writers on dancing


One Night Stands

July 15-16
ODC Theater

reviewed by Rita Felciano

Summerfest’s two one-night stands (July 15 and 16) were designed to give less experienced choreographers an opportunity to showcase work. A new wrinkle this year, the idea was that these artists would attract a limited audience, but one made up of the truly curious. Also, since there never seems to be a shortage of fresh voices clamoring to be heard, the organizers could present twice as many artists as would otherwise have been possible. Each evening was to feature six choreographers, primarily in premieres, but since one of them—fortunately one of the better ones, Erica Rebollar [pictured at right]—brought two works, and one choreographer dropped out, the field was left to ten relatively untried dance makers.

While it was gratifying to see promising work by unknown choreographers, and some accomplished pieces by artists who are getting a handle on the task of shaping material, a few works were so poor that one wondered how they could possibly have been sponsored by Summerfest. Artists are chosen on the basis of videotapes; how could there have been such a discrepancy between what must at least have looked promising on tape and what was seen on stage?

The revelation of these two evenings came from the Spanish-born but American-trained Rebollar. An exquisite dancer with the softest of descents and rebounds, an ability to shift weight and direction with great precision, and a knack for creating tightly constructed pieces, Hunter/Hunted and Hope Code took advantage of a varied training which must have included Asian as well as more conventional Western styles in addition, probably, to martial arts and yoga. The deep lunges with one leg straight out to the side, the open body postures and the filigreed hands looked as though they stepped out of a traditional Asian dance drama. Yet the speed, the force of attack, and the complex way of layering material were assertively of today. In Hunter/Hunted, set to a percussive score by David Karagianis, Rebollar deftly shifted back and forth between embodying the hunter and her prey. She gradually tightened the noose until at the end the two merged, as her fingers clenched the imaginary mirror—an image with which the piece had opened.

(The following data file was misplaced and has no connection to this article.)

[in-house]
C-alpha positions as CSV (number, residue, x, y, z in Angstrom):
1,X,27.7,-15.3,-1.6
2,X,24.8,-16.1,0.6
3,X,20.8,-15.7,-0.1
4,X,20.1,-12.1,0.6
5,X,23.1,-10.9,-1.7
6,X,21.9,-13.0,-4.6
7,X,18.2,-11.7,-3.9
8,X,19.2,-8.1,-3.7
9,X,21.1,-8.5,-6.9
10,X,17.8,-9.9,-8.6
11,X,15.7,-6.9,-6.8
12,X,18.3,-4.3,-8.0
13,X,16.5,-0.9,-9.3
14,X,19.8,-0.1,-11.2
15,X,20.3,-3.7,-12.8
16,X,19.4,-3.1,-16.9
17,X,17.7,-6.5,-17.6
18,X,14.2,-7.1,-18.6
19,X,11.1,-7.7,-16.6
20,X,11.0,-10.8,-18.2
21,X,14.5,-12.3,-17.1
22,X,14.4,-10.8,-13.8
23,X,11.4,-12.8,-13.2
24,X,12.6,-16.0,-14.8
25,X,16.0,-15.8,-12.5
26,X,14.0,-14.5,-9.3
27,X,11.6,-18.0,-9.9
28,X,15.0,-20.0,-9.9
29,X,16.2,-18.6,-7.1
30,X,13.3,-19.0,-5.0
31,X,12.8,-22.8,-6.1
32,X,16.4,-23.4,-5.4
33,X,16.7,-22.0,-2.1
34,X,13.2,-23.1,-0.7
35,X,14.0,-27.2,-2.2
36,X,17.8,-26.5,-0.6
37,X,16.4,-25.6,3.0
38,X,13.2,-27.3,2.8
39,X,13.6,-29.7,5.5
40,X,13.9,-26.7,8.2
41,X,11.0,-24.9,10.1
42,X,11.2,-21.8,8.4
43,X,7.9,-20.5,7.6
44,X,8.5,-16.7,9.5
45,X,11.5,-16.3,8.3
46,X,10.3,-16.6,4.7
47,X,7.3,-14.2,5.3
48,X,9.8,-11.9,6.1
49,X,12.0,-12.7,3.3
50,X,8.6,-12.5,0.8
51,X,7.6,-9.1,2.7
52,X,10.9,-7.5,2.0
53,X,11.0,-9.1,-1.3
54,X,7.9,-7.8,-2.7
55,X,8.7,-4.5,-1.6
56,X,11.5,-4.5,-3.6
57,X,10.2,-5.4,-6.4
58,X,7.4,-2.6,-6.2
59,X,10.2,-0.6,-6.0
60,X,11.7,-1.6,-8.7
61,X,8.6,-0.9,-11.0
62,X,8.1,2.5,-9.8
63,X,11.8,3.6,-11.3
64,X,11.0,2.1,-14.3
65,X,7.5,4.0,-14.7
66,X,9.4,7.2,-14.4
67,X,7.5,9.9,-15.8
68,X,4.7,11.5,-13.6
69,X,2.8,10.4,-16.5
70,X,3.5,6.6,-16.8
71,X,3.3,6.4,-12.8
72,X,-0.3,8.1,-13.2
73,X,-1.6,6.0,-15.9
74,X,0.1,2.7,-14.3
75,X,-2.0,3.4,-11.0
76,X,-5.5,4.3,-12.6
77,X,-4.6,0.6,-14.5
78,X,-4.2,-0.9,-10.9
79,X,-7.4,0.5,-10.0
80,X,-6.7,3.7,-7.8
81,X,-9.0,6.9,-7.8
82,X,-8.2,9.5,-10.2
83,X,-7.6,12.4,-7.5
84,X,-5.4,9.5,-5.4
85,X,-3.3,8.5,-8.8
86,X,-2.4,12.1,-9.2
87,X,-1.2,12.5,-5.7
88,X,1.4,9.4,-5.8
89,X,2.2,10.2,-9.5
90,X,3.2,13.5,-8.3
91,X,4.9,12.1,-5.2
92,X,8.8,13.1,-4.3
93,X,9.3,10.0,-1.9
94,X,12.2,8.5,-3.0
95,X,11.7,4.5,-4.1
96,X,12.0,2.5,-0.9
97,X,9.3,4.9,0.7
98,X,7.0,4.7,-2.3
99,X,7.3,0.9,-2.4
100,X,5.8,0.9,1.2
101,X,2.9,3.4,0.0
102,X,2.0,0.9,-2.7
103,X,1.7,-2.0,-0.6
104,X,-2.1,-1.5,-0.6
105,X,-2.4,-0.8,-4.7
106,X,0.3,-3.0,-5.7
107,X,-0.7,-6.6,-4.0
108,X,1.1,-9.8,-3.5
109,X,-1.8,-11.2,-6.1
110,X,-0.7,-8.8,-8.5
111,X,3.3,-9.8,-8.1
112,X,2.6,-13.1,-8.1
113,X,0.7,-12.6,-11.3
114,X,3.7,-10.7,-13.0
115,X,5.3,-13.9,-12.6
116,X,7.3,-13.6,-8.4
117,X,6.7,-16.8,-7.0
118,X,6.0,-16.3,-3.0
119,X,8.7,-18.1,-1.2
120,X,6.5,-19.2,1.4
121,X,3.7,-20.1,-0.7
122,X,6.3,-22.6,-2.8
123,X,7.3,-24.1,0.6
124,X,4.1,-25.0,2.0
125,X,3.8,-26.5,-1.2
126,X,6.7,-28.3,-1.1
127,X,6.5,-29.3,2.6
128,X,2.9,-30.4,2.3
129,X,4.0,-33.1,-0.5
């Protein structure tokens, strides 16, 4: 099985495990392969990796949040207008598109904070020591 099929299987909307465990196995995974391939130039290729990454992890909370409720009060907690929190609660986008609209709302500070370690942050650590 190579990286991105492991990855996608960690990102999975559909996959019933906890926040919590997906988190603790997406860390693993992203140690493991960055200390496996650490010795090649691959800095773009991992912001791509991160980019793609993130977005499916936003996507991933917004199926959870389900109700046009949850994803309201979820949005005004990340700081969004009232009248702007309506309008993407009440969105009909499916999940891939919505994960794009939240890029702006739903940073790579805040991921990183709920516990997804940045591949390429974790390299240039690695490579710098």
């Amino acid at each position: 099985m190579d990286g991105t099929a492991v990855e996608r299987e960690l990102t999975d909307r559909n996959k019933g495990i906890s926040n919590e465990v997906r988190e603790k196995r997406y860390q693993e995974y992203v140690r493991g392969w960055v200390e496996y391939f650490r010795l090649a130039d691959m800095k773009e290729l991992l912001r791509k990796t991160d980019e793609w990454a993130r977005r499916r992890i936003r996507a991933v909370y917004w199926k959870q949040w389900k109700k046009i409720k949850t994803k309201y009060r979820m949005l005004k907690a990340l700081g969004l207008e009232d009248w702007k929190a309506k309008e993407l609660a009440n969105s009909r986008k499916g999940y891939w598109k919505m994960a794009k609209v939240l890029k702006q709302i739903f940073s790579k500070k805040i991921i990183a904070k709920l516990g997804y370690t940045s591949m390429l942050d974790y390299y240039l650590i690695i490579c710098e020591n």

Hope Code, to Gaelic music and sound design by Charlie Compagnia, was but slightly less interesting, simply because Rebollar used her wide-ranging vocabulary in a somewhat similar fashion. In both works she expanded from a circumscribed area into a wider space only to return to it; both pieces also opened and closed with a singular image—the hand clenching mirror, for the first; arms, stretched up into a source of light, for the second. It will be fascinating to see where this talented artist takes her choreography which at this point is still tightly connected to her own physical training.

Erin Mei-Ling Stuart premiered an attractive ensemble work for five dancers, Type/Set, which used a Christopher Keyes click-clack score based on the sound of typewriters. Stuart last year presented her first full-evening program, and a number of those pieces appeared to have fed into this latest endeavor. Stuart works with a sly sense of humor; it’s not quite confrontational, but has a clear edge to it. She also seems to have an ongoing fascination with stopping flow, freezing her dancers momentarily as if they're caught by a strobe light. Or she poses them like fashion models on runways. It gives her dancers an out-front, very public quality.